http://zak-site.com/Great-American-N...rvel_time.html

    No he was fifteen. It was still during the time when Marvel Comics were real time.

    It was mentioned by Jameson during the first Spider Slayer story that Spider-Man had been artistic for about 2 years.

  7. #7
    Kinky Lil' Canine Snoop Dogg's Avatar
    Join Date
    Nov 2018
    Posts
    9,313

    Default

    In the first Spider Slayer story that I have right in front of me, Jonah says -- "I've waited months for this moment!"

    Months is bolded in the comic. In ASM #8 the narration says-- "In the senior science class at Midtown High School..."

    The first part of ASM #15 says nothing about his age. Where did the 15 year old thing start? It makes no sense because it implies there was this big period in the MU where nothing was happening. It couldn't have been the Civil War unmasking, right?
    Quote Originally Posted by ???
    The world has changed, and so have I.

  8. #8
    Astonishing Member
    Join Date
    Apr 2014
    Posts
    2,242

    Default

    Quote Originally Posted by PCN24454 View Post
    http://zak-site.com/Great-American-N...rvel_time.html

    No he was fifteen. It was still during the time when Marvel Comics were real time.
    In that link you just posted, Stan Lee said that Peter was around 17 when the strip started.

    As far as I'm aware, Peter gaining his powers at age 15 was first established in 1989's "Parallel Lives" graphic novel. But we're discussing the content of the original run.

    Quote Originally Posted by PCN24454 View Post
    It was mentioned by Jameson during the first Spider Slayer story that Spider-Man had been artistic for about 2 years.
    #25? Can you post an image? I've just skimmed through it and didn't see any dialogue like that from Jameson. He does say "I've waited months for this moment!" when he's chasing Spider-Man with the robot though.

  9. #9
    Kinky Lil' Canine Snoop Dogg's Avatar
    Join Date
    Nov 2018
    Posts
    9,313

    Default

    hoooooooly shirt, parallel lives ruins everything
    Quote Originally Posted by ???
    The world has changed, and so have I.

  10. #10
    Astonishing Member Revolutionary_Jack's Avatar
    Join Date
    Dec 2018
    Posts
    4,528

    Default

    Stan Lee, he of poor memory...could also be referring to ASM the magazine itself, and not AF#15. There's a gap between AF#15 (and a gap inside AF#15) and ASM#1. And since Lee said "Strip", he might have meant the newspaper strip for all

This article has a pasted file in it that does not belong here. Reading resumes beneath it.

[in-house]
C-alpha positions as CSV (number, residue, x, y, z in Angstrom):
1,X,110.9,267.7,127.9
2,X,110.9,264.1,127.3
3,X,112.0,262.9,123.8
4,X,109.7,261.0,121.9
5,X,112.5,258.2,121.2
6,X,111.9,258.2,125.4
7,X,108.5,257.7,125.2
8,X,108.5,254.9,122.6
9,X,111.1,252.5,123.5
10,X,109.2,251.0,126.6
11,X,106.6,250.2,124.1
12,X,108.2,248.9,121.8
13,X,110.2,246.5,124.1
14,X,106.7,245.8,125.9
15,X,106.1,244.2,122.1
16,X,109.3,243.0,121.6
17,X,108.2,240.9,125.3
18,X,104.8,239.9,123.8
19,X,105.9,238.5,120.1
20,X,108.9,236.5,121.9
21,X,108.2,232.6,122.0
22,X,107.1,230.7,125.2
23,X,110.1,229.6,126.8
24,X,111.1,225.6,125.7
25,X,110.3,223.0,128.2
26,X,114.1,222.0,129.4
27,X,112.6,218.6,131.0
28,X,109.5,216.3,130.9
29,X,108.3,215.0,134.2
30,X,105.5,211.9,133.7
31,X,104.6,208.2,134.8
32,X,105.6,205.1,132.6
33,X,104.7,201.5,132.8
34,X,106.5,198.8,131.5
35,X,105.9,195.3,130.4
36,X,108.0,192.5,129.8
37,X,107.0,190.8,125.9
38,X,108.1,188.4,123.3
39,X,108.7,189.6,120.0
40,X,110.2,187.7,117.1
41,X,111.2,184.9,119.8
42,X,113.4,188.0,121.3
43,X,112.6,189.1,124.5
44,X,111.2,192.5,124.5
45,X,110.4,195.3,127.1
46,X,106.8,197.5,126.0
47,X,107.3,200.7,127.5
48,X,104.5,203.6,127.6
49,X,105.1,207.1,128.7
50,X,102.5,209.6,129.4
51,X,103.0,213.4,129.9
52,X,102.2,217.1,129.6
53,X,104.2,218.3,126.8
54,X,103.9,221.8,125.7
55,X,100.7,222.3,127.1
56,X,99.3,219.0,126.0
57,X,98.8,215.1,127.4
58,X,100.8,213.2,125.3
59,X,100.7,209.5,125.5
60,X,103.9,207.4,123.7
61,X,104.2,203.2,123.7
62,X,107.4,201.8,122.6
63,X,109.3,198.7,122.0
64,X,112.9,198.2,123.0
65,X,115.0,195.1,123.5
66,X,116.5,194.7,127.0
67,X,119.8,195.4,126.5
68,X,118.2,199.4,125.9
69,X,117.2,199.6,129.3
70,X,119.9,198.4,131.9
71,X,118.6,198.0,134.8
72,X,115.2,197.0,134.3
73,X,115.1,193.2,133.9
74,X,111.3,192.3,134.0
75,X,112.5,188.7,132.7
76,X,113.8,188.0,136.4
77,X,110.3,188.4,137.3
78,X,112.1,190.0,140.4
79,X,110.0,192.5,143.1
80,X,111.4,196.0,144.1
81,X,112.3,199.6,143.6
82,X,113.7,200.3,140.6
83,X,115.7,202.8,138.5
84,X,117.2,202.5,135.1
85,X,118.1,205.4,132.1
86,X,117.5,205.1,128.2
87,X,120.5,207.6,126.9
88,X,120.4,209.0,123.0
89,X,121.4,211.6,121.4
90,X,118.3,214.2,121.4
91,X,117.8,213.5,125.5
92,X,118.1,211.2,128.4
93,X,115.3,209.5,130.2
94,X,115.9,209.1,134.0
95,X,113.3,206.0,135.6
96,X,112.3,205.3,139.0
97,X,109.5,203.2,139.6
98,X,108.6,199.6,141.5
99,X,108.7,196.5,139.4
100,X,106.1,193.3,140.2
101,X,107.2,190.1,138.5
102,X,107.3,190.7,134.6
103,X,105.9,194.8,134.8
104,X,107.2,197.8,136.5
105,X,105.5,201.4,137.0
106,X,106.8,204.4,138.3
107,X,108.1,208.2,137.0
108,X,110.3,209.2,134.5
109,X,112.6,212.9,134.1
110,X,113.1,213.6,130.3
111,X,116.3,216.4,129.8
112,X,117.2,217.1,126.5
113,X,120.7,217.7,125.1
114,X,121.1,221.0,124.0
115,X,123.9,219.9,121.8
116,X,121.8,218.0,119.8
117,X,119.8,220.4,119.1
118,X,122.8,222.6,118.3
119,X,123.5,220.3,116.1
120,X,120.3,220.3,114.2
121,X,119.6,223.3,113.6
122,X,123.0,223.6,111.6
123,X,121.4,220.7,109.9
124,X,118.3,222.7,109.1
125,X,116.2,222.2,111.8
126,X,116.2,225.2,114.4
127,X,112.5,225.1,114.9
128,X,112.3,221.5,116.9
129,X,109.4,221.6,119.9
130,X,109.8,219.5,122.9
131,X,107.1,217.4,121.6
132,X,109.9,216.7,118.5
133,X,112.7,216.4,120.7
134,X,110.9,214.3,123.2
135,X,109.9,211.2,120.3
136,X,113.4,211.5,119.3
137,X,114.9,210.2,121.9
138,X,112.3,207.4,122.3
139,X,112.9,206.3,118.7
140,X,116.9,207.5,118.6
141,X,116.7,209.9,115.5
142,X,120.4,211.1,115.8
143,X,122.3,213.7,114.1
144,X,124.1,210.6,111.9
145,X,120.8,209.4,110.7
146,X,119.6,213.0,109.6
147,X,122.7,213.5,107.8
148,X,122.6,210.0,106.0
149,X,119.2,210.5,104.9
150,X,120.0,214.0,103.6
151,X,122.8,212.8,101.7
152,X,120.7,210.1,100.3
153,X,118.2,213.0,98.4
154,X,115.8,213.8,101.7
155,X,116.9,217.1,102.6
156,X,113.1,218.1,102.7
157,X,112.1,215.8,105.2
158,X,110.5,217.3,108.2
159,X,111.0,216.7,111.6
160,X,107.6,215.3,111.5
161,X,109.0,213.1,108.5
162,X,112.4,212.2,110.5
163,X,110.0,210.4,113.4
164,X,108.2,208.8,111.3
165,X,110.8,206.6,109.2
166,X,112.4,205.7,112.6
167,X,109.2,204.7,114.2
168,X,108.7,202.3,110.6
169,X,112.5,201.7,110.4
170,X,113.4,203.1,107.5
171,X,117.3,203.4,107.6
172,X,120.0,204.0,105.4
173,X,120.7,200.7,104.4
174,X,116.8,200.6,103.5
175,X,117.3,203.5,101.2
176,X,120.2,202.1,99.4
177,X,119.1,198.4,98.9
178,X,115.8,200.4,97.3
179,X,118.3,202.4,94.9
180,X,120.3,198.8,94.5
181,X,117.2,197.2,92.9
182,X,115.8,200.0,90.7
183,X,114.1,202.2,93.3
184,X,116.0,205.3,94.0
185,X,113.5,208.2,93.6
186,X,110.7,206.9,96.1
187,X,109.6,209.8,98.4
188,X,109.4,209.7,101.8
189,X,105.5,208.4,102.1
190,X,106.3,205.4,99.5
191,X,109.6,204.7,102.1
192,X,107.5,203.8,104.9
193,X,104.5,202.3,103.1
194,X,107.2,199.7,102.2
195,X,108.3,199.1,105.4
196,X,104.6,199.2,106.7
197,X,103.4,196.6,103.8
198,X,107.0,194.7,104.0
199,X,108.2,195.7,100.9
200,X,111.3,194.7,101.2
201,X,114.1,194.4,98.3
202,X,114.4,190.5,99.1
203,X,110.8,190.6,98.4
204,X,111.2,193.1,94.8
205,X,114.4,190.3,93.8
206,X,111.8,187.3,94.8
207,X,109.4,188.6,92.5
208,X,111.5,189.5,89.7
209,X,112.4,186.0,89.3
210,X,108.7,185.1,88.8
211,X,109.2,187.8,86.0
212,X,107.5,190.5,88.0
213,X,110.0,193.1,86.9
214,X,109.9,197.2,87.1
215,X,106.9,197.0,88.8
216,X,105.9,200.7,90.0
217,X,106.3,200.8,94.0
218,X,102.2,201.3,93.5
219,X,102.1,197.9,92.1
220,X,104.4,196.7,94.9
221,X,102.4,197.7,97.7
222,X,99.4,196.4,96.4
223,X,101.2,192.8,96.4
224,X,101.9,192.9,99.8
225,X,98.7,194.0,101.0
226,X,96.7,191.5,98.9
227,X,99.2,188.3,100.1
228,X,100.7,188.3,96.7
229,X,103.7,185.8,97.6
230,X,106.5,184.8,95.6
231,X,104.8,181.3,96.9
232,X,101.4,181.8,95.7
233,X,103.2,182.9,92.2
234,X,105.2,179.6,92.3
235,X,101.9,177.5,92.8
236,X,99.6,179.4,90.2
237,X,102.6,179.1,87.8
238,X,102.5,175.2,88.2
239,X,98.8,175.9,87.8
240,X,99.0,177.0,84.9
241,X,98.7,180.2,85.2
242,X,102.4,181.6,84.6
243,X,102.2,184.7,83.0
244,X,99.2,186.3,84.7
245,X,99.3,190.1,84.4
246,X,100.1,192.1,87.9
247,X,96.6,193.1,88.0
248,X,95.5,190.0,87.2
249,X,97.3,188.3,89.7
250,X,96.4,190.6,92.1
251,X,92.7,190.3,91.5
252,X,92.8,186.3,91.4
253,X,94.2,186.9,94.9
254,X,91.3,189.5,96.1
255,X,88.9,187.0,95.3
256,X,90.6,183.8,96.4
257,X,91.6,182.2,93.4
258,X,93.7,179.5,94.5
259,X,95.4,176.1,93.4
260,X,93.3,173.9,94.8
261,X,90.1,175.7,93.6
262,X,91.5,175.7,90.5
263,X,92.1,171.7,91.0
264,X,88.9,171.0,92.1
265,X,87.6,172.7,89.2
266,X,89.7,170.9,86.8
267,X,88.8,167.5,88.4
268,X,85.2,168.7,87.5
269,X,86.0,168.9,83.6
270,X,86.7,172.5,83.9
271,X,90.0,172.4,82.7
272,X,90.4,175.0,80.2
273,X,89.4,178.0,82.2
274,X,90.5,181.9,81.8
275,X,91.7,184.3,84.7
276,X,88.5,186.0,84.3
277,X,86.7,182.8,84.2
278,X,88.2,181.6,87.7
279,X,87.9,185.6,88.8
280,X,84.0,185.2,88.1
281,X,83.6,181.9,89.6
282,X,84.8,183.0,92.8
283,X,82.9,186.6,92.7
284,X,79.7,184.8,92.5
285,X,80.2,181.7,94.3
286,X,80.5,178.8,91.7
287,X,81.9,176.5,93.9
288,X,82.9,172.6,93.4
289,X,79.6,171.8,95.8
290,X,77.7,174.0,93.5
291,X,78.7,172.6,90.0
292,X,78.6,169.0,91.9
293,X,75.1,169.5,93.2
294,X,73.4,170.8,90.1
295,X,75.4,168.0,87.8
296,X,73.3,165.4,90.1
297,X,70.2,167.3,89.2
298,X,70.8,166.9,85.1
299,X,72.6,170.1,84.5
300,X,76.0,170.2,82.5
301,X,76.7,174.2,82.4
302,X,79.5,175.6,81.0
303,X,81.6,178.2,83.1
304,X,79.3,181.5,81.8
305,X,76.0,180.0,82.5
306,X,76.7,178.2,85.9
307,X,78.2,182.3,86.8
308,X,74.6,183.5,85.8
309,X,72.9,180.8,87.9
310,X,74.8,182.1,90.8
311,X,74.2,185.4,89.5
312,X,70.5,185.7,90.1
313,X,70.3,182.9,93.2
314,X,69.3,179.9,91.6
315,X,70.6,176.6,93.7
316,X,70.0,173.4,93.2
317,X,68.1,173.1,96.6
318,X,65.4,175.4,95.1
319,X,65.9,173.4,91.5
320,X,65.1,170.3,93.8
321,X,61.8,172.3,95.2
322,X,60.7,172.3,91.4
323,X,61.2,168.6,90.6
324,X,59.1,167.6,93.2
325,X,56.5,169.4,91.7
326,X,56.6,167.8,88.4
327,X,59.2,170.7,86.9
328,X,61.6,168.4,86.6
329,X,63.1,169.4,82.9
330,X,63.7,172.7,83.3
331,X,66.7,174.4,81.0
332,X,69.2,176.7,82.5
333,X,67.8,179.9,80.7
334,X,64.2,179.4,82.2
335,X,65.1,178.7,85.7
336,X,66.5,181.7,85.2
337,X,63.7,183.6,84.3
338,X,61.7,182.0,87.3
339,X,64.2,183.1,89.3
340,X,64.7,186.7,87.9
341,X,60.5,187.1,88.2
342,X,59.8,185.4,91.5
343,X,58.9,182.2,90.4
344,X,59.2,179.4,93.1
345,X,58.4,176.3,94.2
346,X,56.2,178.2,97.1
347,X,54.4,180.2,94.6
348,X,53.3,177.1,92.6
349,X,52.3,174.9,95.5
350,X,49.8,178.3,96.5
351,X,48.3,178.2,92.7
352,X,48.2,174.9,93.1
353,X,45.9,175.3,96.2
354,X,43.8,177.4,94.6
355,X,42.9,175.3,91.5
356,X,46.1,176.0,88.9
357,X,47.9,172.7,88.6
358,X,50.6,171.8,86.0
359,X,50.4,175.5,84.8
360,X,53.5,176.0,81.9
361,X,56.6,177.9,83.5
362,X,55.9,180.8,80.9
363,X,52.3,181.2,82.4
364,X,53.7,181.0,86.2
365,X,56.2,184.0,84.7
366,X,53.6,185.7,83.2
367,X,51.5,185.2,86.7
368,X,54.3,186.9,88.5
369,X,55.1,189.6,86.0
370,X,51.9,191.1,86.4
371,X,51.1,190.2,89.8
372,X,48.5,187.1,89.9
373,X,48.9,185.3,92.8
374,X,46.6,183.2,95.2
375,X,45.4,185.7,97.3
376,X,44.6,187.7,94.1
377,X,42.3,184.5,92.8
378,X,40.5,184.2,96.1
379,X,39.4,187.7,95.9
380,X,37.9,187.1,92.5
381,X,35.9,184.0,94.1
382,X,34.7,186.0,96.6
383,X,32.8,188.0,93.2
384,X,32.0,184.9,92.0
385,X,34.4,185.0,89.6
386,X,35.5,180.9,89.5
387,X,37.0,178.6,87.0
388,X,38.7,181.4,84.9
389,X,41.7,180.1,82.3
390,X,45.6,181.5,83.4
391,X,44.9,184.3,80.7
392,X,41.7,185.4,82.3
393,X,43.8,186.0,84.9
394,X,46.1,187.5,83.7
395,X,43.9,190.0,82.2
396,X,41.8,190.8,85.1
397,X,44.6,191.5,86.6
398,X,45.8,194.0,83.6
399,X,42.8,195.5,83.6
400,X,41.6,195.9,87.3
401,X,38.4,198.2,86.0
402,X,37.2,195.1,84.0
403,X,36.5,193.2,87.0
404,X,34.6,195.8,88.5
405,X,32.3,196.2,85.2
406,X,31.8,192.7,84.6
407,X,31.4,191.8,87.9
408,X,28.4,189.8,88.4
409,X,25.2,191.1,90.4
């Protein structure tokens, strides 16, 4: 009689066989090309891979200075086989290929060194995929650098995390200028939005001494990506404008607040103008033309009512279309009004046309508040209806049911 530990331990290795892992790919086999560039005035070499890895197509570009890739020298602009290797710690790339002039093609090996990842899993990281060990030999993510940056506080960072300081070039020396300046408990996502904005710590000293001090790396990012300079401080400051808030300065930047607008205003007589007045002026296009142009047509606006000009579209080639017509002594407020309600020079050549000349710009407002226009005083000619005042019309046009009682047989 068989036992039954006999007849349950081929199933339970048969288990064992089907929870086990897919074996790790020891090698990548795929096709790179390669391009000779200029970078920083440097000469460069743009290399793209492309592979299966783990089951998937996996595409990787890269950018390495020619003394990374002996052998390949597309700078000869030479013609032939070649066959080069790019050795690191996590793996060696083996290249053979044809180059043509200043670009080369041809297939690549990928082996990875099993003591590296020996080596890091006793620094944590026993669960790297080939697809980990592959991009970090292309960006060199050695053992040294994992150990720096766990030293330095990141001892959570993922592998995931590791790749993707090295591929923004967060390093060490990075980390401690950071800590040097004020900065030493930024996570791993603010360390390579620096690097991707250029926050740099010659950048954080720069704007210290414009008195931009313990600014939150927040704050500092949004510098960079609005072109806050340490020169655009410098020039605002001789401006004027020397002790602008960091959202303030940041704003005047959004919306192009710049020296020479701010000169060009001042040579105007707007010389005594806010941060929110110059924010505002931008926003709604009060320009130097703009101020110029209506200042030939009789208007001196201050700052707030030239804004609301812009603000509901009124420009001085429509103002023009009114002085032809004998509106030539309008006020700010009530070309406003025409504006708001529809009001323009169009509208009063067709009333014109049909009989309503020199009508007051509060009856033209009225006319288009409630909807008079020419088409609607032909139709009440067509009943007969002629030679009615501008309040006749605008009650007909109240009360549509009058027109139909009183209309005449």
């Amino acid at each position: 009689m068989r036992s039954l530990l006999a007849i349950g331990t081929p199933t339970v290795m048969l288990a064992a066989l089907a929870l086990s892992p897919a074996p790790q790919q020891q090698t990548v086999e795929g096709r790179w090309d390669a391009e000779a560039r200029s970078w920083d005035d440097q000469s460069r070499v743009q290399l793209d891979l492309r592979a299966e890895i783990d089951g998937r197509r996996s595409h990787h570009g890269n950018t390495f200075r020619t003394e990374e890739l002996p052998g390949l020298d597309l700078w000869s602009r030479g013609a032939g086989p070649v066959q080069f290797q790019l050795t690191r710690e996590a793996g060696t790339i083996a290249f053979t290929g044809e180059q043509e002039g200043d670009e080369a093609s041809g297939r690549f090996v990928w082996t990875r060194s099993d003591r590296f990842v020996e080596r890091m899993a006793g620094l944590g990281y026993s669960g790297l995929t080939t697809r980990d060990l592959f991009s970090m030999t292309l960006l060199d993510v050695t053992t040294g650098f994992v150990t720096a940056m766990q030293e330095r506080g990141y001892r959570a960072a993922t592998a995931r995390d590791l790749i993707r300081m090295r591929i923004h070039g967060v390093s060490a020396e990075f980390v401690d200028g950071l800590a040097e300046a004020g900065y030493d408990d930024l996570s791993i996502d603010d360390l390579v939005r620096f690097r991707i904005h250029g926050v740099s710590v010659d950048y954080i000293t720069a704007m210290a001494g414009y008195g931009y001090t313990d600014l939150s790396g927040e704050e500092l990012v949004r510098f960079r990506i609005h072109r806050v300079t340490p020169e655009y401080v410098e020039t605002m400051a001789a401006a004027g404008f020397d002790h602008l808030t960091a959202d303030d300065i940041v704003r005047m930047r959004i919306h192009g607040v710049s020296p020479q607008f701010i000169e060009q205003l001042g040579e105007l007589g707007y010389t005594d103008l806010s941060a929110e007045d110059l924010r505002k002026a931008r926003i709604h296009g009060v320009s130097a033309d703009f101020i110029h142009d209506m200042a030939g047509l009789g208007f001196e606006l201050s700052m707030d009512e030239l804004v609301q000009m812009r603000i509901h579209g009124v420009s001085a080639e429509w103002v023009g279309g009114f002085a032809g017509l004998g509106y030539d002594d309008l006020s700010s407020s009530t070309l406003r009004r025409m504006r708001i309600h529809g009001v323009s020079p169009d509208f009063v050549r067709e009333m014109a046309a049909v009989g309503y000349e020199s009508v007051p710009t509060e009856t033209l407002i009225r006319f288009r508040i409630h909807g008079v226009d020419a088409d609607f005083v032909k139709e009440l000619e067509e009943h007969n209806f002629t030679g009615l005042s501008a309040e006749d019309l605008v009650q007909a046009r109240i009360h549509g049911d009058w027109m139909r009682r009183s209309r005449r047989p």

In either case this is diverting the real issue and debate of this thread. The fact is Peter did age and grow up, and progress in the Lee-Ditko era. That much is unarguable. His character progressed. He grew up, and he changed. That's unarguable.

  11. #11
    Kinky Lil' Canine Snoop Dogg's Avatar
    Join Date
    Nov 2018
    Posts
    9,313

    Default

    Peter was cuter with the glasses.
    Quote Originally Posted by ???
    The world has changed, and so have I.

  12. #12
    Astonishing Member
    Join Date
    Apr 2014
    Posts
    2,242

    Default

    Quote Originally Posted by Revolutionary_Jack View Post
    Stan Lee, he of poor memory...could also be referring to ASM the magazine itself, and not AF#15. There's a gap between AF#15 (and a gap inside AF#15) and ASM#1. And since Lee said "Strip", he might have meant the newspaper strip for all
    He was talking about the Amazing Spider-Man comic book, not the newspaper strip. But yes, the content of the stories takes precedent, and there's no evidence of Peter or the others moving up a grade between Amazing Fantasy #15 and Amazing Spider-Man #7. You could theorize that it happened off-panel, between issues, but it isn't part of the content of the stories themselves.

    Quote Originally Posted by Revolutionary_Jack View Post